Chinese Economy: Analysis and Prospects – 2023


Chinese Economy: Analysis and Prospects – 2023
中国经济分析和展望 – 2023


Professor Zhenhua Mao, Professor Shusong Ba, Dr. Bokun Niu, Professor Xiaodong Zhu, Dr. Jie Gong, Professor Jin Li, Dr. Guojun He, Dr. Hongsong Zhang, Dr. Heng Chen


Year of Publication: 2023
Location of Publication: Hong Kong SAR, China (People’s Rep. of)
Languages: English
Pages of Text: 121


In the midst of a century-long unprecedented transformation, the global political and economic landscape has been constantly changing, with technological advances at an incredible pace. Enormous challenges and opportunities are intertwined, and the future of the global economy is unpredictable. As the world’s second-largest economy, China has long been a major contributor to the growth of global economy, and it remains crucial to the stability and growth of the global economy. However, after reaching the middle-income level, the complexity of the Chinese economy has been increasing constantly, and China faces more arduous challenges than ever before to maintain a sustainable economic growth. In such a context, it is particularly urgent for the academic community to conduct in-depth and meticulous research on the Chinese economy, to systematically understand its growth trends, and to comprehend its challenges and potential.

HKU Business School is committed to becoming a world-class academic centre for research on the Chinese economy. It has always adhered to an academicoriented philosophy, has established a faculty team with a level of international academic standards, and continuously seeks to expand and develop further. In 2022, the “HKU Institute of China Economy” was established to provide a platform for experts around the world to exchange ideas on Chinese economy in order to promote in-depth research on the Chinese economy. The institute will support various academic research, organize various academic exchanges, and plan to hold the annual “Conference on China and Global Economy” and the “HKU Forum on Chinese Economy”. In addition, the institute will publish the annual report “Chinese Economy: Analysis and Prospects”, which will compile research results on important issues facing the Chinese economy each year. The annual report is not intended to make a comprehensive outlook or forecast on the Chinese economy for that year, nor is it intended to cover all important issues in the Chinese economy. The report aims to provide new perspectives and understanding of important issues in the Chinese economy through rigorous academic analysis and independent judgment.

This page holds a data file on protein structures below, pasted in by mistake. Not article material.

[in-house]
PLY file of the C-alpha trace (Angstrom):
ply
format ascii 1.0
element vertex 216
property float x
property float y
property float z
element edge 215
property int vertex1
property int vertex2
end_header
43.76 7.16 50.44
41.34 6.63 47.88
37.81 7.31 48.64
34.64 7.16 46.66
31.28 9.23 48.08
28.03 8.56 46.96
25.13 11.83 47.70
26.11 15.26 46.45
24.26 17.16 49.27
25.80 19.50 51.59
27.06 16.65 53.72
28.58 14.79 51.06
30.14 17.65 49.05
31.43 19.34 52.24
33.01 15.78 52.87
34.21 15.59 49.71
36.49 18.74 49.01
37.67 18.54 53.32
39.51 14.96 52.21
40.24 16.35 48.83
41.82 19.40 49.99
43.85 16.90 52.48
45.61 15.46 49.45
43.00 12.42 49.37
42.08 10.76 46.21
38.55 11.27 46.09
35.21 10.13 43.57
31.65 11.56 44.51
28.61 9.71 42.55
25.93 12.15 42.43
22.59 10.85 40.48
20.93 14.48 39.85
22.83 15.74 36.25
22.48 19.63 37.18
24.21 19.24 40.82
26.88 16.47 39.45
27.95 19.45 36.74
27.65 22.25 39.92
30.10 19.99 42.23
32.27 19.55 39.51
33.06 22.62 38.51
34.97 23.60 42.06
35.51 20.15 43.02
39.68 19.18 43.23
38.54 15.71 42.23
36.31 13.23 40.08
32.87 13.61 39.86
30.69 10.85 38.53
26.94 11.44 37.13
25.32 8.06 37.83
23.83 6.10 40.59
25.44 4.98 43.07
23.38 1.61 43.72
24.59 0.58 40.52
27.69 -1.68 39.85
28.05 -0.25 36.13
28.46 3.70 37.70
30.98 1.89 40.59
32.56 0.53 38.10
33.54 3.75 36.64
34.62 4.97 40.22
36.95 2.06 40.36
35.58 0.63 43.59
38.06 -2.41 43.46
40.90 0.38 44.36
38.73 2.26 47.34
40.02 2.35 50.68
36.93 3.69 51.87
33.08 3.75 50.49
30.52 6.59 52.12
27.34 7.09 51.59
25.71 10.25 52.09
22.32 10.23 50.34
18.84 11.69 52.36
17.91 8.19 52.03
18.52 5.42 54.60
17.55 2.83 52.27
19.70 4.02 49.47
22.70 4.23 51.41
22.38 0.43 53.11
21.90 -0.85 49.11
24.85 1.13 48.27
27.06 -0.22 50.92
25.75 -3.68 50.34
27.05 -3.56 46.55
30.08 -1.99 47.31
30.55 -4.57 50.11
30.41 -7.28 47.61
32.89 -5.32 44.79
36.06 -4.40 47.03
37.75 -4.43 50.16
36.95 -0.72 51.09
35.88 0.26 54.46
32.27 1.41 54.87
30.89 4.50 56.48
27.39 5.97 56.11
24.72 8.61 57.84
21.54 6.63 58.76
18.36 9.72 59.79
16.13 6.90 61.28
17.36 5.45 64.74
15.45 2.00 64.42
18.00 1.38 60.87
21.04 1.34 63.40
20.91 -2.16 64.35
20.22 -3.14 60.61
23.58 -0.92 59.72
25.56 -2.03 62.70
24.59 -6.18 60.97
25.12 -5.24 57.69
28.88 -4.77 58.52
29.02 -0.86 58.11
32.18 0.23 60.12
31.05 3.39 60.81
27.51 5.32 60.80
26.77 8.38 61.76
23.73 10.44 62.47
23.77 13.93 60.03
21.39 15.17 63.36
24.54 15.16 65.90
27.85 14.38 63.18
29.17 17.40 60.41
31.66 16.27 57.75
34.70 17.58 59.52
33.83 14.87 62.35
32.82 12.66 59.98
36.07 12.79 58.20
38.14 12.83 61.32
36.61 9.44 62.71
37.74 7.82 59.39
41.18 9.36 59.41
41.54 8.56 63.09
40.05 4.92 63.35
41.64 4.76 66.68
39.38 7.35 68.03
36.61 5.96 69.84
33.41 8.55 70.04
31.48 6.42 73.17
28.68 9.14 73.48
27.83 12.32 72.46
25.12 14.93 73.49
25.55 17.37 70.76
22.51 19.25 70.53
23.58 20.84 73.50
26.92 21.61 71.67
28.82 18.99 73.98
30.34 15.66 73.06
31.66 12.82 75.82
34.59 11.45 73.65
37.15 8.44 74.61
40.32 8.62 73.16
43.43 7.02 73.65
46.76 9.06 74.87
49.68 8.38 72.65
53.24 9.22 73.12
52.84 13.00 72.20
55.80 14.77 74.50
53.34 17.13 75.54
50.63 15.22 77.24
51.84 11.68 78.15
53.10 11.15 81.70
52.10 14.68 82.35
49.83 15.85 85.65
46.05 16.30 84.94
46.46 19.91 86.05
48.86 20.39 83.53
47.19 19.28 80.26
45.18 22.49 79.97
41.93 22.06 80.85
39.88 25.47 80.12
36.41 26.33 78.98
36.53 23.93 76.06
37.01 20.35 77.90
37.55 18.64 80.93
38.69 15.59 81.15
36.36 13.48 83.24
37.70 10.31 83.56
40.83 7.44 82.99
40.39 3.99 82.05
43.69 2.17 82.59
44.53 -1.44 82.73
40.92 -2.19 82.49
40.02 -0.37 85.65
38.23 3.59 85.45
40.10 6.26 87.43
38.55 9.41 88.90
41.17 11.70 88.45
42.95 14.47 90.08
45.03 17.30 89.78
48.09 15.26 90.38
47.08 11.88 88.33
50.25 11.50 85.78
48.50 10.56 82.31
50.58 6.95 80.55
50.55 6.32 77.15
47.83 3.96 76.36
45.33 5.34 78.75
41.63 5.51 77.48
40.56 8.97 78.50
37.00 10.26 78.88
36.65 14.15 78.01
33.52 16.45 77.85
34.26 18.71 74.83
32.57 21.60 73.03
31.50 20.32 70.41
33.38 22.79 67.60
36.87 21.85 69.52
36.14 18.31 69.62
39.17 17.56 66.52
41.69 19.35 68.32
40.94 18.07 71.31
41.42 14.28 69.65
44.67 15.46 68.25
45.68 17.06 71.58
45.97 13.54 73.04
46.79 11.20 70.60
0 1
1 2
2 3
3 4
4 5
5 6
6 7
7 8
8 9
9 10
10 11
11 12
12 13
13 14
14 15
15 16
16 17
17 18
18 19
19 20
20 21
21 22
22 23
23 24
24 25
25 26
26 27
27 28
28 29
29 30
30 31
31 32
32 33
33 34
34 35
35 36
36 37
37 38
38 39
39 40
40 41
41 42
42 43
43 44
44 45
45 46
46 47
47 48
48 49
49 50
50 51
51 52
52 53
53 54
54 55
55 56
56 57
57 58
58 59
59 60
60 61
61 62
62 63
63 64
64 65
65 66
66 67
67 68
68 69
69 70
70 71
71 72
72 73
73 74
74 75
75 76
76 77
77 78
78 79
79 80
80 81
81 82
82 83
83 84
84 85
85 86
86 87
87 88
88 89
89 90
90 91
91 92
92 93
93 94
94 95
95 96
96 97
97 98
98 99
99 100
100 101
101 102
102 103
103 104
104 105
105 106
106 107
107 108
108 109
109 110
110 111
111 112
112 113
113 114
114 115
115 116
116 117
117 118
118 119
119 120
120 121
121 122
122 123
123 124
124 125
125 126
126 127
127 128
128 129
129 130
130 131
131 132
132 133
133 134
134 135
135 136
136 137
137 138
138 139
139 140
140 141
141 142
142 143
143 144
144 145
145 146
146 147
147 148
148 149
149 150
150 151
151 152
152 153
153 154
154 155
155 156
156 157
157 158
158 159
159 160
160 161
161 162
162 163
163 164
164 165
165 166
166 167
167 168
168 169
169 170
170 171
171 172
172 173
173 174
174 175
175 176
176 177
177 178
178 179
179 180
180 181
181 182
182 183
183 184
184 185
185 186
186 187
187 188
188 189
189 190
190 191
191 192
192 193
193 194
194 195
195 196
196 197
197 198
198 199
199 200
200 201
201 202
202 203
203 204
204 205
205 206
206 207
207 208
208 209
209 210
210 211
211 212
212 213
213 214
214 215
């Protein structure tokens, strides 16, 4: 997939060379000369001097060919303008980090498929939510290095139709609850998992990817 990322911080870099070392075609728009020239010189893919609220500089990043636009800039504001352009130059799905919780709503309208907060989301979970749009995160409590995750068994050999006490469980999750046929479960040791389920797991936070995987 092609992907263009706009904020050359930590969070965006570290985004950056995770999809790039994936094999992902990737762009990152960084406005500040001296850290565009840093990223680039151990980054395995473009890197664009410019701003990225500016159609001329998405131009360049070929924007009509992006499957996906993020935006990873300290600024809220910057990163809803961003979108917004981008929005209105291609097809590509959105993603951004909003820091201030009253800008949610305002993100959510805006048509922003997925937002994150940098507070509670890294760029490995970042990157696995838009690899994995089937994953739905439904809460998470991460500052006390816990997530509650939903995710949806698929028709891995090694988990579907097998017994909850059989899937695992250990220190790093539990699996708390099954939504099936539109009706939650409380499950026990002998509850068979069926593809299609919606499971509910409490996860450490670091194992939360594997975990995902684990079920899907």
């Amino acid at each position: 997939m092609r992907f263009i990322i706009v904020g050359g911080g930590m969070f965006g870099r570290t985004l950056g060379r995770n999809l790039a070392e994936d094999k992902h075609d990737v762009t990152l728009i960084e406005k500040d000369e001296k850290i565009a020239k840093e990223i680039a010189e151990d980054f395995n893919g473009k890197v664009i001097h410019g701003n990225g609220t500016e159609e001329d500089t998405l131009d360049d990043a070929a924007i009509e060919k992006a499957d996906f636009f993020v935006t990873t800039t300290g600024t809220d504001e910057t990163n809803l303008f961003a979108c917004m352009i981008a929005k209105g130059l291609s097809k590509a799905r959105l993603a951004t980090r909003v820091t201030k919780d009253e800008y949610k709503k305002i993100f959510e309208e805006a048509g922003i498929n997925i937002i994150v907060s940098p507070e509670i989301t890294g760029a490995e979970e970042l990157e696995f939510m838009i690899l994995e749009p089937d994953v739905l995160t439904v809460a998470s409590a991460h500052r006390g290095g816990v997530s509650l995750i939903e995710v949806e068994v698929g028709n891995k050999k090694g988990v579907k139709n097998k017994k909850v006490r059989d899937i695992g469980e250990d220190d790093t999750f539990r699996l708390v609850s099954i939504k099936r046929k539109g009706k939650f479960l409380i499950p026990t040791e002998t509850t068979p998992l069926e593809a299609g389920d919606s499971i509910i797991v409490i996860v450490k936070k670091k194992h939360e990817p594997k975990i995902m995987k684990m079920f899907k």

“Chinese Economy: Analysis and Prospects – 2023” is the first issue of this annual report. In 2022, the Chinese economy faced unprecedented pressure, due to reasons such as the COVID-19 pandemic, the Russia-Ukraine conflict, and the Fed rate hikes. In the midst of the continued uncertainty of the global economic and financial situation, the new government in China has just established this year’s economic policy priorities at the 2023 Two Sessions, striving to achieve stable economic growth. The goal is clear and ambitious, but the challenges and problems are obviously very difficult. This report collects research results from several professors at HKU Business School, analyzing key issues related to macroeconomics, finance, growth, employment, environmental protection, investment, and entrepreneur confidence. The aim is to bring inspiration and reflection to understanding the current situation of the Chinese economy as well as its future prospects.

In Chapter 1 of the report, Professor Zhenhua Mao analyzes the current situation and future prospects of China’s macroeconomy after the COVID pandemic. The article first analyzes the reasons why in 2022 China’s economic recovery was twice hindered, resulting in a lower GDP growth than expected. Then, it reviews the multiple domestic and international challenges that China’s economy will face in 2023. In particular, it emphasizes the need to monitor the evolution of the balance sheet in the non-financial sector, beware of the risk of balance sheet recession, and give high priority to policies that help maintain sustainable growth in the context of declining potential growth rate. In